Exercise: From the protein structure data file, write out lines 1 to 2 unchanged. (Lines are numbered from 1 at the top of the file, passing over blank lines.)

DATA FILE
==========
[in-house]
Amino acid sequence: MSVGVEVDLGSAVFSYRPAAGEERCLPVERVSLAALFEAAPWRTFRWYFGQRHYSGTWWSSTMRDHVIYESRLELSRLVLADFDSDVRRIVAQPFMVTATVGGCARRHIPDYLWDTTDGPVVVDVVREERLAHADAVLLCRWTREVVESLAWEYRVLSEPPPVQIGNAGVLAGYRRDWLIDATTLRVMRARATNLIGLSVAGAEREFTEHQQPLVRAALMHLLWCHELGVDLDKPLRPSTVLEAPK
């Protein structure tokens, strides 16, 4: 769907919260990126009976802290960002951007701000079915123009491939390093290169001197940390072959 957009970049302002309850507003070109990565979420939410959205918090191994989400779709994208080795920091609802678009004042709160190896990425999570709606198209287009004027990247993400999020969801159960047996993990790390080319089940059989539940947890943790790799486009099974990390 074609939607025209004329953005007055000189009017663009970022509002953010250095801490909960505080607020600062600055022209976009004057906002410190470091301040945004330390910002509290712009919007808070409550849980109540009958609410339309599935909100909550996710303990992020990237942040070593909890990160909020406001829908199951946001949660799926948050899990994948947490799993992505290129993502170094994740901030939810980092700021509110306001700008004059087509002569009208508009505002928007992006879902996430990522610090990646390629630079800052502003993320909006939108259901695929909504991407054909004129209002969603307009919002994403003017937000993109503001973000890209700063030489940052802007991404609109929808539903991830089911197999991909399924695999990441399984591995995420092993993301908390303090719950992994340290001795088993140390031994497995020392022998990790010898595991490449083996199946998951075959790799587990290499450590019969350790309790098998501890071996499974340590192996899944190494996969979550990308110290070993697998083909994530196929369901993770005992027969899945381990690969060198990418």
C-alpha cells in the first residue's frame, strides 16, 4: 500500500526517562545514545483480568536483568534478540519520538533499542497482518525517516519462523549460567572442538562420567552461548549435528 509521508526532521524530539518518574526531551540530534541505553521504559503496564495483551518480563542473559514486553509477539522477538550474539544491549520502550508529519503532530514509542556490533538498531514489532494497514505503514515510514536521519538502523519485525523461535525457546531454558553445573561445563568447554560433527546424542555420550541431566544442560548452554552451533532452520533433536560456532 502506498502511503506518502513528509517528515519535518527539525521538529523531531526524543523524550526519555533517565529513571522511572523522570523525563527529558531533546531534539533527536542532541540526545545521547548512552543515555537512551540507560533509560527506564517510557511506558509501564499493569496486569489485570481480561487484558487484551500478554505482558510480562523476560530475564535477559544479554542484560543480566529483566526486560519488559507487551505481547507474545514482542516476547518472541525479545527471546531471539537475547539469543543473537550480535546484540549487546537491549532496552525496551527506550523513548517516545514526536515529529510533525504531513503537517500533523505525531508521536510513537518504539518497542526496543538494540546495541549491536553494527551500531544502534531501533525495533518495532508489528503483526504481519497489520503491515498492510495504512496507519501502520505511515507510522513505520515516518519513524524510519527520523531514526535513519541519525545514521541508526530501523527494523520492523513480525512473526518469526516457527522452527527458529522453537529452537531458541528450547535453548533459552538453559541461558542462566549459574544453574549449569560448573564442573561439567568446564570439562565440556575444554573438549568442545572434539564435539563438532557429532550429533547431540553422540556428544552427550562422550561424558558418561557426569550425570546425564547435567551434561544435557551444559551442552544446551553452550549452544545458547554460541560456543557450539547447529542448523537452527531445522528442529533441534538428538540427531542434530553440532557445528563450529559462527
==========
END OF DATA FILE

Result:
[in-house]
Amino acid sequence: MSVGVEVDLGSAVFSYRPAAGEERCLPVERVSLAALFEAAPWRTFRWYFGQRHYSGTWWSSTMRDHVIYESRLELSRLVLADFDSDVRRIVAQPFMVTATVGGCARRHIPDYLWDTTDGPVVVDVVREERLAHADAVLLCRWTREVVESLAWEYRVLSEPPPVQIGNAGVLAGYRRDWLIDATTLRVMRARATNLIGLSVAGAEREFTEHQQPLVRAALMHLLWCHELGVDLDKPLRPSTVLEAPK